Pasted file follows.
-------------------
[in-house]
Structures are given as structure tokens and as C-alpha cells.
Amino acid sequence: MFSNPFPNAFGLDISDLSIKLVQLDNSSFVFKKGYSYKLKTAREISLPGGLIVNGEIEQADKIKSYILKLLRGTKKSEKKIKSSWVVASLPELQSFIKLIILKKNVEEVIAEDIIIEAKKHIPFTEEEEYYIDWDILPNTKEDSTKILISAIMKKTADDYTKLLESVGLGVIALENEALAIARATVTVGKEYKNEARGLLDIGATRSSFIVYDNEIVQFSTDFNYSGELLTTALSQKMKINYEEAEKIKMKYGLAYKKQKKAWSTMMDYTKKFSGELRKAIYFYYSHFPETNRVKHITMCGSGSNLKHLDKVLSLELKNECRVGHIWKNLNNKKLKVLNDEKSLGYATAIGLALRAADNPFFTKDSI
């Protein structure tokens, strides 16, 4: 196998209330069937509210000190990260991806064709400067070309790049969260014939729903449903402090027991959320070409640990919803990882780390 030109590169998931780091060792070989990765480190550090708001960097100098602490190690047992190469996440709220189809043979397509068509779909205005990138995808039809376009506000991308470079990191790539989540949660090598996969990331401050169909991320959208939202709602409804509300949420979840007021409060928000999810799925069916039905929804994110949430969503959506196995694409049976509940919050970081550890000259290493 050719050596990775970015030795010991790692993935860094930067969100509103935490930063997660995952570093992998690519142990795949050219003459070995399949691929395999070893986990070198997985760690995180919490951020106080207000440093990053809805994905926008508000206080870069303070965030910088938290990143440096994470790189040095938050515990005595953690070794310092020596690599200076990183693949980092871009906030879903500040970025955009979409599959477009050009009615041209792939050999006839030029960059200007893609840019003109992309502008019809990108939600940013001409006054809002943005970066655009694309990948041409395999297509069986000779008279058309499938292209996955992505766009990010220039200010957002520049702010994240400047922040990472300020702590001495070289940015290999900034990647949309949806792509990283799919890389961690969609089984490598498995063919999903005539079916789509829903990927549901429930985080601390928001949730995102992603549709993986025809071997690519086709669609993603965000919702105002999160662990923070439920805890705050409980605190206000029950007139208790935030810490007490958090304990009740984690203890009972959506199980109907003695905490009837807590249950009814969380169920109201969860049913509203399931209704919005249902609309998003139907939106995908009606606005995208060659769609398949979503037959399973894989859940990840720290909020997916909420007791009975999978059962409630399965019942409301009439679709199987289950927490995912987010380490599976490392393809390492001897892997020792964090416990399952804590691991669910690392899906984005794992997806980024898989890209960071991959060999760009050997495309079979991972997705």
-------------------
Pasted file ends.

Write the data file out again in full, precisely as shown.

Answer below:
[in-house]
Structures are given as structure tokens and as C-alpha cells.
Amino acid sequence: MFSNPFPNAFGLDISDLSIKLVQLDNSSFVFKKGYSYKLKTAREISLPGGLIVNGEIEQADKIKSYILKLLRGTKKSEKKIKSSWVVASLPELQSFIKLIILKKNVEEVIAEDIIIEAKKHIPFTEEEEYYIDWDILPNTKEDSTKILISAIMKKTADDYTKLLESVGLGVIALENEALAIARATVTVGKEYKNEARGLLDIGATRSSFIVYDNEIVQFSTDFNYSGELLTTALSQKMKINYEEAEKIKMKYGLAYKKQKKAWSTMMDYTKKFSGELRKAIYFYYSHFPETNRVKHITMCGSGSNLKHLDKVLSLELKNECRVGHIWKNLNNKKLKVLNDEKSLGYATAIGLALRAADNPFFTKDSI
């Protein structure tokens, strides 16, 4: 196998209330069937509210000190990260991806064709400067070309790049969260014939729903449903402090027991959320070409640990919803990882780390 030109590169998931780091060792070989990765480190550090708001960097100098602490190690047992190469996440709220189809043979397509068509779909205005990138995808039809376009506000991308470079990191790539989540949660090598996969990331401050169909991320959208939202709602409804509300949420979840007021409060928000999810799925069916039905929804994110949430969503959506196995694409049976509940919050970081550890000259290493 050719050596990775970015030795010991790692993935860094930067969100509103935490930063997660995952570093992998690519142990795949050219003459070995399949691929395999070893986990070198997985760690995180919490951020106080207000440093990053809805994905926008508000206080870069303070965030910088938290990143440096994470790189040095938050515990005595953690070794310092020596690599200076990183693949980092871009906030879903500040970025955009979409599959477009050009009615041209792939050999006839030029960059200007893609840019003109992309502008019809990108939600940013001409006054809002943005970066655009694309990948041409395999297509069986000779008279058309499938292209996955992505766009990010220039200010957002520049702010994240400047922040990472300020702590001495070289940015290999900034990647949309949806792509990283799919890389961690969609089984490598498995063919999903005539079916789509829903990927549901429930985080601390928001949730995102992603549709993986025809071997690519086709669609993603965000919702105002999160662990923070439920805890705050409980605190206000029950007139208790935030810490007490958090304990009740984690203890009972959506199980109907003695905490009837807590249950009814969380169920109201969860049913509203399931209704919005249902609309998003139907939106995908009606606005995208060659769609398949979503037959399973894989859940990840720290909020997916909420007791009975999978059962409630399965019942409301009439679709199987289950927490995912987010380490599976490392393809390492001897892997020792964090416990399952804590691991669910690392899906984005794992997806980024898989890209960071991959060999760009050997495309079979991972997705």